Dear Zindagi is about Kyra (Alia Bhatt) is shown to be a talented, young cinematographer who like many millennials has a messy love life and a yet to bloom career. Her messed up relationships with her boyfriends and parents, eventually lead her into seeing a DD (Dimaag Ka Doctor). After an interesting encounter with Jehangir Khan (Shah Rukh Khan), Kyra decides to seek his help for her problems. In his ‘out of textbook’ ways, Jug helps Kyra open up about her on the surface problems and further digs into the bigger ones. With his ‘cool’ stories, he wins over Kyra’s fears and teaches her to embrace life.
You know you’ve come far in terms of a Bollywood film when for a change, you find a leading lady’s character being introduced by her profession. We first meet Kyra at her workplace and then in the bars and parties. Quite early on, its thrust on us that Kyra has a problem with commitments. In the first ten minutes, she breaks up with Sid (Angad Bedi) after revealing to him that she cheated on him and later she bails on giving Raghuvendra (Kunal Kapoor) a crisp answer about getting serious.
What follows is her dealing with the recent break-up with Raghu and an entire first half is wasted in this. On the other hand, we are time and again shown a strained relationship between her and her parents. At first, you think she’s just riddled with some love life issues that drive her to seeing a therapist, only to later learn that her tough childhood is responsible for all of it.
What Shinde tries to do is pack a lot of preaching in one script. Such as importance of parenting in shaping an individual, being open to seeking mental health or societal acceptance for a girl with multiple relationships and a budding career. The contextual build up is unnecessary and constant in the film. Jehangir Khan’s character being introduced at a ‘Mental Health Awareness’ conference is completely stupid. Also, the jokes that he cracks there are far too immature.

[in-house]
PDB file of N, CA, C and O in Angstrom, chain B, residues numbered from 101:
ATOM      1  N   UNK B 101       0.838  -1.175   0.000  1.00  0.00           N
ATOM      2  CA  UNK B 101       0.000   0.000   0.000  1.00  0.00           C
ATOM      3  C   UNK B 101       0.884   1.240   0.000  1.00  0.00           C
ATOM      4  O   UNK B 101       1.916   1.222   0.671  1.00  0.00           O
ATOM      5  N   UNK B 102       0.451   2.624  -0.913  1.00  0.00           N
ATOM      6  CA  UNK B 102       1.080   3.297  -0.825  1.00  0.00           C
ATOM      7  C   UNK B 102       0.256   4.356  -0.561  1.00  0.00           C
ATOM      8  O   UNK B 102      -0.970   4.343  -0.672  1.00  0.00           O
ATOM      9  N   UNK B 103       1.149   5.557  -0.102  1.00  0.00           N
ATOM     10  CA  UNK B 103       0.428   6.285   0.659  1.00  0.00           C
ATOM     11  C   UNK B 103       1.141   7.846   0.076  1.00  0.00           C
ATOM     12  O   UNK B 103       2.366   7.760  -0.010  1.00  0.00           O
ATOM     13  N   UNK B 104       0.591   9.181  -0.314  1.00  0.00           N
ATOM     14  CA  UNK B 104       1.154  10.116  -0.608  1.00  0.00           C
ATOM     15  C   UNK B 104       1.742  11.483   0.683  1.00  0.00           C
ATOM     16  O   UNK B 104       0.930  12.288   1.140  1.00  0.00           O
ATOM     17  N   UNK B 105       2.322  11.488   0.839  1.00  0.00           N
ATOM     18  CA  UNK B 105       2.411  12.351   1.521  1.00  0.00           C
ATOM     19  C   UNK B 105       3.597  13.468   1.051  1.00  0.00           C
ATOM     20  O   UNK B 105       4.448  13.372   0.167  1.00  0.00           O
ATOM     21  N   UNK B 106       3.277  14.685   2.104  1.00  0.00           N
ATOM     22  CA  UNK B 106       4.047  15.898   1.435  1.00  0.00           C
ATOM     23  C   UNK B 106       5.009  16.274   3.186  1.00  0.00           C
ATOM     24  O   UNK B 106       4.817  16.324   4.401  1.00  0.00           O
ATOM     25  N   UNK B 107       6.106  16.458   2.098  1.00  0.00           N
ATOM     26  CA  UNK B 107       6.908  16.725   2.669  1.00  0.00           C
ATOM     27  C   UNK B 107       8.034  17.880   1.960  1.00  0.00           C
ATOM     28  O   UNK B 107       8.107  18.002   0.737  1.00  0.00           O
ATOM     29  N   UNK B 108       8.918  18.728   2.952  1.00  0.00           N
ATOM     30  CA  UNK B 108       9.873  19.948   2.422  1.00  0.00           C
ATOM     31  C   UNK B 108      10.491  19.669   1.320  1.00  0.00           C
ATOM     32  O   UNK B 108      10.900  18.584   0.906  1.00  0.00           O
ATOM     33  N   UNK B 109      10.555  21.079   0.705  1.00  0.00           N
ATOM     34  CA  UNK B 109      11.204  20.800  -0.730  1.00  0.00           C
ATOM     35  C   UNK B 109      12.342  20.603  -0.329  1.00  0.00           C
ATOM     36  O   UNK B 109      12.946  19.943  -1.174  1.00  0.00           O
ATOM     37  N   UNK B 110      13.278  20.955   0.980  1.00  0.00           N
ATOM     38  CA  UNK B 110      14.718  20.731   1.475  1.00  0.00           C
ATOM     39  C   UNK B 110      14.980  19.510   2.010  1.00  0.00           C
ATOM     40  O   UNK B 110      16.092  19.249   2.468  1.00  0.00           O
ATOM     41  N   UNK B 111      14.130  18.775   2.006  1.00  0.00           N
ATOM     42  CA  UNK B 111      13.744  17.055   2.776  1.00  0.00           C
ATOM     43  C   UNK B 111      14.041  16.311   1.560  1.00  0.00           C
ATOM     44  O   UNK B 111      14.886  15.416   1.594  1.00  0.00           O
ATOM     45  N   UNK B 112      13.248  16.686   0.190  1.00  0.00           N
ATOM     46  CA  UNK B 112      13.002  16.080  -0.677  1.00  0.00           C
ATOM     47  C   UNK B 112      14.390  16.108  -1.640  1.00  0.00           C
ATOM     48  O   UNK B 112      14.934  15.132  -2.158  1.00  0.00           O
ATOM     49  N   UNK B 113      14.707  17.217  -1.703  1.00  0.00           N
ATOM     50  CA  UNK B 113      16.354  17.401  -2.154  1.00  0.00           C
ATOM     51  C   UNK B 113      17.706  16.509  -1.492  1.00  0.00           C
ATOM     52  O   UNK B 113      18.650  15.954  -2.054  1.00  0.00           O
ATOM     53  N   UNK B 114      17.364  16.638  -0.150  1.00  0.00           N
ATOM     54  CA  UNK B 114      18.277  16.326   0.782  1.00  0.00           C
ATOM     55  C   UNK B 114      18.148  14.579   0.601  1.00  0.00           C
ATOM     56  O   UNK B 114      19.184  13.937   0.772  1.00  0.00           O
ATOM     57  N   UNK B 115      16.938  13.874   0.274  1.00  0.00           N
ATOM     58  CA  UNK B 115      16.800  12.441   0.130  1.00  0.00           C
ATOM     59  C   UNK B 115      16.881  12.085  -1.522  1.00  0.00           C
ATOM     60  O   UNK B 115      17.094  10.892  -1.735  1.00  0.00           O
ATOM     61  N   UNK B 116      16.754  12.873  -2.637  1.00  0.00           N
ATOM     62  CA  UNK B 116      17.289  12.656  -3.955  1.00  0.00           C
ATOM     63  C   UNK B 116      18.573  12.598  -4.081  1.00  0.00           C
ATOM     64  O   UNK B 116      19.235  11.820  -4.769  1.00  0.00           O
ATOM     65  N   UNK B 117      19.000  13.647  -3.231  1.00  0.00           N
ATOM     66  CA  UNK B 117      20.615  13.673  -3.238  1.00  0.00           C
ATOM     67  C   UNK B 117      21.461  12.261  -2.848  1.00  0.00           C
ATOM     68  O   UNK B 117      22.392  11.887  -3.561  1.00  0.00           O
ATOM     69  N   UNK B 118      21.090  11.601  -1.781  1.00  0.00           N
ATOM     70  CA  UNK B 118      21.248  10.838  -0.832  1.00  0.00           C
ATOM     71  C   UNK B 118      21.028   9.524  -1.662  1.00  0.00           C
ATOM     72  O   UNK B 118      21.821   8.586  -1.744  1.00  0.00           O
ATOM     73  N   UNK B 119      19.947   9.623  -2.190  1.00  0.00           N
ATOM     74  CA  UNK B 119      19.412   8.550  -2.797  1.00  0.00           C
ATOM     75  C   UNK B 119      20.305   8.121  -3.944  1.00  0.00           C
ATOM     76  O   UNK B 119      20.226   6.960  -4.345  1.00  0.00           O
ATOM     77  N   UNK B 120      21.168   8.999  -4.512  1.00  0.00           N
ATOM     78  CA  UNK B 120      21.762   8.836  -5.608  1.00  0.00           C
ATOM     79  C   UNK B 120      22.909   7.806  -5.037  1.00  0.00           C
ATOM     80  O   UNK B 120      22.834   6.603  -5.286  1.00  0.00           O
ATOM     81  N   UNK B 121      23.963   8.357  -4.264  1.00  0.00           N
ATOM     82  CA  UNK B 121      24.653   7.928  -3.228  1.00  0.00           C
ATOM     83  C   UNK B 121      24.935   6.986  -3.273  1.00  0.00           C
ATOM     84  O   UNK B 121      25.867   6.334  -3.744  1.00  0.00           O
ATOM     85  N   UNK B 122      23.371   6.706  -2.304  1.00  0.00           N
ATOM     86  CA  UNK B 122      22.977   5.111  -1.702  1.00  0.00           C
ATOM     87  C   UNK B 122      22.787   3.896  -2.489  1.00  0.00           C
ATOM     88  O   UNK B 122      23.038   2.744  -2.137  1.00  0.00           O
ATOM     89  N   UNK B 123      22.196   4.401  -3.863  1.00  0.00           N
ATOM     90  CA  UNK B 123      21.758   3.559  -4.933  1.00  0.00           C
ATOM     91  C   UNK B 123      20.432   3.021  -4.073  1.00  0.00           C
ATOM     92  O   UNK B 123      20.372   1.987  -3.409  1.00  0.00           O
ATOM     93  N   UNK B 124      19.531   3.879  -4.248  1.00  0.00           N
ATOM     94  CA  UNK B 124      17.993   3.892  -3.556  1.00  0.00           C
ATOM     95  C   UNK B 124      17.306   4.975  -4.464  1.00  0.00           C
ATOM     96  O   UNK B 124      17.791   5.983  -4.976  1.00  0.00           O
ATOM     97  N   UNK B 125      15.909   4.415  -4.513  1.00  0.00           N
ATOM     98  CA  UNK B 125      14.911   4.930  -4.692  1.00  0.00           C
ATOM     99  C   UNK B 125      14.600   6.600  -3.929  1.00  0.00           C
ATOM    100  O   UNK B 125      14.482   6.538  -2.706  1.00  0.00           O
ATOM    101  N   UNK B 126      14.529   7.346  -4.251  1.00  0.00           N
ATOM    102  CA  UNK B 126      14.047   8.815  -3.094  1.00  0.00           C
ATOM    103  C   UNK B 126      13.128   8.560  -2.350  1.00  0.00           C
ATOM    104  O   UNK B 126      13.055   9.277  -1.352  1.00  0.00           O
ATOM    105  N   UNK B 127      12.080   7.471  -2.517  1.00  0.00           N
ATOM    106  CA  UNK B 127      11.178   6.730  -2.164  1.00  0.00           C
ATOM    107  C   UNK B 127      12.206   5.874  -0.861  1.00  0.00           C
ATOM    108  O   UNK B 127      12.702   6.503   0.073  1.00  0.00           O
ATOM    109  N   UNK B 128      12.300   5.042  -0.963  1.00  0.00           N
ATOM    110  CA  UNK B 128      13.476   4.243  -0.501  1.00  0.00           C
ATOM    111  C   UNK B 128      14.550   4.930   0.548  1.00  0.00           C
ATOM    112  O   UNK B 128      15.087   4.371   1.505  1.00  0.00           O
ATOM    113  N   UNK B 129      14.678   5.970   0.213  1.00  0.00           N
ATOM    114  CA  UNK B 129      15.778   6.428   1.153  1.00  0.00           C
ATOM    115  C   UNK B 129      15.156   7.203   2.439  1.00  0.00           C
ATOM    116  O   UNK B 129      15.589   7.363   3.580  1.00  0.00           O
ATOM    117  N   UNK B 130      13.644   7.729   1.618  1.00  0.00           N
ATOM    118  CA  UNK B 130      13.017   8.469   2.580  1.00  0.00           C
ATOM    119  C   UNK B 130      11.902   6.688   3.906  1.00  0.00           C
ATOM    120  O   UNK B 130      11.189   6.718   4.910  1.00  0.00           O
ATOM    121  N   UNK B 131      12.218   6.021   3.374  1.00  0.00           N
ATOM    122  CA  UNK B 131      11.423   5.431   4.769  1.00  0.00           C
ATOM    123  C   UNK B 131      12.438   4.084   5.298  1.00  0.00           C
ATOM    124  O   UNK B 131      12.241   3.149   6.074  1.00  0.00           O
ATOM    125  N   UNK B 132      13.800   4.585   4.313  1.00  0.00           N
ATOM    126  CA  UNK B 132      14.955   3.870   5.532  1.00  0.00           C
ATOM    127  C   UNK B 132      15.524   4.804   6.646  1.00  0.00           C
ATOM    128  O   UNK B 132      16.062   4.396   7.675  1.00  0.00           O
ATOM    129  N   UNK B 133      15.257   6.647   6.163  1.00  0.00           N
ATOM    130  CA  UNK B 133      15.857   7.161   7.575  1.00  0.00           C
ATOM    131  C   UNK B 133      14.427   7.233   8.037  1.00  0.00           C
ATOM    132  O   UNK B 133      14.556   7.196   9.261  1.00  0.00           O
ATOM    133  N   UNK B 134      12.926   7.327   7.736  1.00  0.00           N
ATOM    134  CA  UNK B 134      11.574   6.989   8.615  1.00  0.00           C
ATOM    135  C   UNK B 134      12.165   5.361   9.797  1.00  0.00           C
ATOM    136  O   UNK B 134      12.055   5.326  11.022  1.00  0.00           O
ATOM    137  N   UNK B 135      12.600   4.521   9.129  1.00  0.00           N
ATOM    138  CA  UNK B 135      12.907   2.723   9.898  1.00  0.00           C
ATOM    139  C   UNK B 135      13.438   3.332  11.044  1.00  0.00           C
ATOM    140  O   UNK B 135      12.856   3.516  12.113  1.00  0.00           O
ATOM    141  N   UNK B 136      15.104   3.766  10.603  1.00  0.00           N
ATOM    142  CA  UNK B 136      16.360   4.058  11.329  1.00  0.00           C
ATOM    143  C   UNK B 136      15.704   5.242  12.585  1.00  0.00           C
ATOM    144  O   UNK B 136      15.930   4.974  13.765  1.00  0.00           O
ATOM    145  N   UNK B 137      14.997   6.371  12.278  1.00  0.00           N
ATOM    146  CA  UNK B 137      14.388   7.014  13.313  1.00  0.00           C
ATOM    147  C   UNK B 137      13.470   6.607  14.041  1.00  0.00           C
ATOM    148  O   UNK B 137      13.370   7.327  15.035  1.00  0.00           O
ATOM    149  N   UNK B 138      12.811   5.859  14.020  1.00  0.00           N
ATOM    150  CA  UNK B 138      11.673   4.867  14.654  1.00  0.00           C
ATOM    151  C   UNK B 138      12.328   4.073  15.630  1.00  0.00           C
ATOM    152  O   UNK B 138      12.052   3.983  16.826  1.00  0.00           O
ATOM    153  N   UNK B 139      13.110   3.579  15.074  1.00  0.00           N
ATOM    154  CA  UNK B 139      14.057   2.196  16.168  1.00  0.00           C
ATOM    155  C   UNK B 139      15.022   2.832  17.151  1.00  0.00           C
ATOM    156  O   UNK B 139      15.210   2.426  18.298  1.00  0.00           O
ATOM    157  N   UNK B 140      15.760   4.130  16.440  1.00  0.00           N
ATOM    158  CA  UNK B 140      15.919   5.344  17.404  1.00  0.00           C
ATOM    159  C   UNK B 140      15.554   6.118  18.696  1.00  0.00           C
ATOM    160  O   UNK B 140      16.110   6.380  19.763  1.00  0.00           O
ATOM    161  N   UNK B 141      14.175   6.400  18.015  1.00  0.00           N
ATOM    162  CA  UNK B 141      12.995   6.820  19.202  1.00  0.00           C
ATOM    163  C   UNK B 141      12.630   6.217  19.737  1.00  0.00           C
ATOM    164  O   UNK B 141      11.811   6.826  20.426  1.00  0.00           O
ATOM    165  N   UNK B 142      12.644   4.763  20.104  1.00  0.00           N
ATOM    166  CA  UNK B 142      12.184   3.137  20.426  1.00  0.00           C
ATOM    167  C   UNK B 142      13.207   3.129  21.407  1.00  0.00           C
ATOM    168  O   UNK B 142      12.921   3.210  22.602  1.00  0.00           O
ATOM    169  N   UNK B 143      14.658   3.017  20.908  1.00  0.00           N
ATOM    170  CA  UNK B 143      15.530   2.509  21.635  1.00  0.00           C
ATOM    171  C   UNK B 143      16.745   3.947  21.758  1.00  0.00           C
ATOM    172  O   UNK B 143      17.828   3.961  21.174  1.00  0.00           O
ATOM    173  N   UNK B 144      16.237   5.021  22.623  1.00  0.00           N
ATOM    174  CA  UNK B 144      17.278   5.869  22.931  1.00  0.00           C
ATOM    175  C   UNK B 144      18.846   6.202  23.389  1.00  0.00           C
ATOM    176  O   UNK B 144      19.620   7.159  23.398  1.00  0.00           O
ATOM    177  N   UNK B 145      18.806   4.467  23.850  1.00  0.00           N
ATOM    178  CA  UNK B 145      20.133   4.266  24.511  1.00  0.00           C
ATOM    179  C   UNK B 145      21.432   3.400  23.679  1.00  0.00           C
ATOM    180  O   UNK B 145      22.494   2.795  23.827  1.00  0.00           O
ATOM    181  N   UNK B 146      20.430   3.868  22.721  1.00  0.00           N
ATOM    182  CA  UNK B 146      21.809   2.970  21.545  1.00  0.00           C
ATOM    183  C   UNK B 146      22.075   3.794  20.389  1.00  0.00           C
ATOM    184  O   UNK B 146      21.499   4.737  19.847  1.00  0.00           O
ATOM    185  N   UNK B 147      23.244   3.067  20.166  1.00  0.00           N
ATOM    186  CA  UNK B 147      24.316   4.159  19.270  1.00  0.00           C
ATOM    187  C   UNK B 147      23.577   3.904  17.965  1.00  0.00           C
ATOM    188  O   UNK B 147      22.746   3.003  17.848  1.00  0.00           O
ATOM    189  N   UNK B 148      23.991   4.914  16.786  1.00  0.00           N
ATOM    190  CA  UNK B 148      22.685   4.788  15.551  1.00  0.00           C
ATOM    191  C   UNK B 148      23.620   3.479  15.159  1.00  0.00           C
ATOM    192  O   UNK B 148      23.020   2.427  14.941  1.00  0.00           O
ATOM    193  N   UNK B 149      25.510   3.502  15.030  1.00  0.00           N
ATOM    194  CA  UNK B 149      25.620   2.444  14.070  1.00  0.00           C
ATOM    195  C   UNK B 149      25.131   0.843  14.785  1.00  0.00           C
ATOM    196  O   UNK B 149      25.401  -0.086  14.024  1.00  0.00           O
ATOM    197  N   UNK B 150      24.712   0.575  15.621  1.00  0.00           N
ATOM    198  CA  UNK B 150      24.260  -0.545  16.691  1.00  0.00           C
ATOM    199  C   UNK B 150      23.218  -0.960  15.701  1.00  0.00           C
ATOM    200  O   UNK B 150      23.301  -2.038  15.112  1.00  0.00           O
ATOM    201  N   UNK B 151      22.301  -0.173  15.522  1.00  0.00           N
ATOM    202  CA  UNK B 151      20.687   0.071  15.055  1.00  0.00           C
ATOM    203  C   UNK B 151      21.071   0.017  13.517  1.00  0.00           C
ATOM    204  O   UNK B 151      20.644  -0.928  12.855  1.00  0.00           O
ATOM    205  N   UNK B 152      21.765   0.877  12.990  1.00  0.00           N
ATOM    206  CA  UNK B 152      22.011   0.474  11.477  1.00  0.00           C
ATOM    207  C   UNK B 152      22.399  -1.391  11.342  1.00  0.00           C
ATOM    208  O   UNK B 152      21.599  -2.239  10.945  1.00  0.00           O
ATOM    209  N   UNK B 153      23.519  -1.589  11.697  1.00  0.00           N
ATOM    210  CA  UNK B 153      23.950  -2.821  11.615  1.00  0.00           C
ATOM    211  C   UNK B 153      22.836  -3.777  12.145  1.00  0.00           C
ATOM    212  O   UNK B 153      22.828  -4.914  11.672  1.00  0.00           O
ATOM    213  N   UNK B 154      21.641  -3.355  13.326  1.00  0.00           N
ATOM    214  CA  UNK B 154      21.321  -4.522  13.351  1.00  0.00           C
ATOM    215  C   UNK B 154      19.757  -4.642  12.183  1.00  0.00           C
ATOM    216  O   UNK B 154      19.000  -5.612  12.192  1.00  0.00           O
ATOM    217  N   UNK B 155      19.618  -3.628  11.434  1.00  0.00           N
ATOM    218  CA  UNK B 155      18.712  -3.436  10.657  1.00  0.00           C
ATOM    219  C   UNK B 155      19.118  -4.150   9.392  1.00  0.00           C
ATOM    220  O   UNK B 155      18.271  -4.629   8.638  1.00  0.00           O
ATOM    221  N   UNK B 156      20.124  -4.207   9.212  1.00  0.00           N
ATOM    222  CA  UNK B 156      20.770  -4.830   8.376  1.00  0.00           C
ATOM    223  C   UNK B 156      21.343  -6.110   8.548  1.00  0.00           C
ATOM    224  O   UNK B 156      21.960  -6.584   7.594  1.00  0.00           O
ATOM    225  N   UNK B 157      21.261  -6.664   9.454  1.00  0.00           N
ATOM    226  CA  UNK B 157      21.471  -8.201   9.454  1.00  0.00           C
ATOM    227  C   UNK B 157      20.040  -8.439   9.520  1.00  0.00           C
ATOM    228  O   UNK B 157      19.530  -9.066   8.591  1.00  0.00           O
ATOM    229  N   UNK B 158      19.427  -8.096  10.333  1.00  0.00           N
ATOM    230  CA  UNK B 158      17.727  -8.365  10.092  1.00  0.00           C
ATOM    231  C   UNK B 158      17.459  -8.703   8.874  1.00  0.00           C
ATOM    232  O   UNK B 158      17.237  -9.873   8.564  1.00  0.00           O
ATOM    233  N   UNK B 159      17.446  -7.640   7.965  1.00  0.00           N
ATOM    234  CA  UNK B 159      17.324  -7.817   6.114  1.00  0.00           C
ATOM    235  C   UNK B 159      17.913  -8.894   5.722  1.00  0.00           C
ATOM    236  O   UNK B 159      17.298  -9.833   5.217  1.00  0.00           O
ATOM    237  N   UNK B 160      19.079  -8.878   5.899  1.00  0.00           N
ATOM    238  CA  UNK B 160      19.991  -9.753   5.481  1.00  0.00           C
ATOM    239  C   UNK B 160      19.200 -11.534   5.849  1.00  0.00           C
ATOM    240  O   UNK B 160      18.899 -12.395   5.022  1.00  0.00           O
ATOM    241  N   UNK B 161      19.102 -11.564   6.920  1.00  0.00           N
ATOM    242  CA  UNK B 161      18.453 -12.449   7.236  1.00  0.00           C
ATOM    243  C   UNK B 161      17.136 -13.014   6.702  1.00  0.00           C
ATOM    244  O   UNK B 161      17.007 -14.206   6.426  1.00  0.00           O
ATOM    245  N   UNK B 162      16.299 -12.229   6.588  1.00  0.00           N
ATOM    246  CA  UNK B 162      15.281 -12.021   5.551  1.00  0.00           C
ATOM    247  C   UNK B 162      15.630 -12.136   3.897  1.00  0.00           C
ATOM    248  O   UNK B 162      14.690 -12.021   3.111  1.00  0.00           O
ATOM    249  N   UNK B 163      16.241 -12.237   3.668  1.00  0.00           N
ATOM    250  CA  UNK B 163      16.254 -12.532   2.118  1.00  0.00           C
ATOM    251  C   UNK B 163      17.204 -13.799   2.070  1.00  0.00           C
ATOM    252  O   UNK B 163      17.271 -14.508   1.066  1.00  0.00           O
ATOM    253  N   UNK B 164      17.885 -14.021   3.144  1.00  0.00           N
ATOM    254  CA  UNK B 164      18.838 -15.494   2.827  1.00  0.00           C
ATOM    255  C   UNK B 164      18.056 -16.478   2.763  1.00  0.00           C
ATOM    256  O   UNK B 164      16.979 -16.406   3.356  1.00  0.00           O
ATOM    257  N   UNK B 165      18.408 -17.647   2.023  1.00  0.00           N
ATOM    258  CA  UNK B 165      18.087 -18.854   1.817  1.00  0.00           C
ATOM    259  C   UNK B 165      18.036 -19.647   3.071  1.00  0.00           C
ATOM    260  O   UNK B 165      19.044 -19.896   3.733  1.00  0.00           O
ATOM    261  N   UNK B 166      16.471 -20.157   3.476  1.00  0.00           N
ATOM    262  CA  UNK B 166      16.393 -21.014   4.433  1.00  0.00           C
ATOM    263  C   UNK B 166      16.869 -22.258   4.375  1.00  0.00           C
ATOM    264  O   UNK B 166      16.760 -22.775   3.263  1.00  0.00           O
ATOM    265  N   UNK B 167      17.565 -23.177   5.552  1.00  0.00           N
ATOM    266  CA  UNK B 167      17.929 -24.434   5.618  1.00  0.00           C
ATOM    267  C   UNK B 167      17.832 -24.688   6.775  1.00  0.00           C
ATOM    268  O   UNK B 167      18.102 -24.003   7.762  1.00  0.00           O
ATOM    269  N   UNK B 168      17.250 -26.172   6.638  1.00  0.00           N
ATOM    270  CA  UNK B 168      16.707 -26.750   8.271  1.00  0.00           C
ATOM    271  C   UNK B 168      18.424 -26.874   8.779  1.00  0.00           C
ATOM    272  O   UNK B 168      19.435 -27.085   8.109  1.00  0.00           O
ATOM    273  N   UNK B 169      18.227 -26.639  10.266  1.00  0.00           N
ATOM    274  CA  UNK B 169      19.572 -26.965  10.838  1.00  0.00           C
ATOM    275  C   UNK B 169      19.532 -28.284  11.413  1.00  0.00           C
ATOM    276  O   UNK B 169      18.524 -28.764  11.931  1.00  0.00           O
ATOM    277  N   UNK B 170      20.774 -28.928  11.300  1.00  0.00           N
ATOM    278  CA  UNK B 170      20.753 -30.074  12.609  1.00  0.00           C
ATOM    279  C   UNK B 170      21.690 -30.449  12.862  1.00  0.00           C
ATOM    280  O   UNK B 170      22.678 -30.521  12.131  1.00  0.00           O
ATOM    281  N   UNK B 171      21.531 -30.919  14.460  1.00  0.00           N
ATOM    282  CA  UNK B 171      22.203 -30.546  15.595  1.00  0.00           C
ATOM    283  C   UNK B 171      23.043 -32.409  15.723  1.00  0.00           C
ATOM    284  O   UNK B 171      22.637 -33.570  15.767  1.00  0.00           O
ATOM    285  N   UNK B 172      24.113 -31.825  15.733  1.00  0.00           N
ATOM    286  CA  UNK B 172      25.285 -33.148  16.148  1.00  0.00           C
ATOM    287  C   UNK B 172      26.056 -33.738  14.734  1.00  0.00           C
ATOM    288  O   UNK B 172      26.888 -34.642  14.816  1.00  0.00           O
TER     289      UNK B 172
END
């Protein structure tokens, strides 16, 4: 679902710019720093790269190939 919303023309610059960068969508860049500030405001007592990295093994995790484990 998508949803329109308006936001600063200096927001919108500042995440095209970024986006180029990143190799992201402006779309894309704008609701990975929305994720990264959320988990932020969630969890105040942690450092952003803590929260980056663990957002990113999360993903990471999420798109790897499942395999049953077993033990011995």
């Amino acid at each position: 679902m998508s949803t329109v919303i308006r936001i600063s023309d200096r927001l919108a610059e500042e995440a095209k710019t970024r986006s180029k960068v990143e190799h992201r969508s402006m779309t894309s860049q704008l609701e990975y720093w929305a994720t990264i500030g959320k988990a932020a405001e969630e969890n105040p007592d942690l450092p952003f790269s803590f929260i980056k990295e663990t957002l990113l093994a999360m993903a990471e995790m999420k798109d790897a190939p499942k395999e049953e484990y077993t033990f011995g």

Alia Bhatt is talented no doubt and gives a measured performance in this film. She particularly shines in the scenes where her character breaks down. We are reminded a lot of her Highway character in certain scenes, such as the one where she confronts her family, although this time, you don’t really feel the same pain. Shah Rukh Khan as the uber cool shrink, Jug is simply adorable. Flashing his dimples, playing his age and a matured dressing, all put him in the likable category. His character gets preachy but still remains to be the spark in the story.
Kunal Kapoor as Raghu, looks the enticing young man. He does his job well and I wish we could have seen more of him in the film. Angad Bedi is hardly there for two scenes in the film as Sid, one of Kyra’s boyfriends. He has nothing to do, other than just look good. Ali Zafar’s act as Rumi, the musician is likable enough. One could say he looks like the perfect rebound guy! Ira Dubey and Yashaswini Dayma are decent in their supporting roles. Aditya Roy Kapur’s cameo is charming.
If you enjoy a movie with a message – then this one is surely for you. My rating is 6/10 for Dear Zindagi.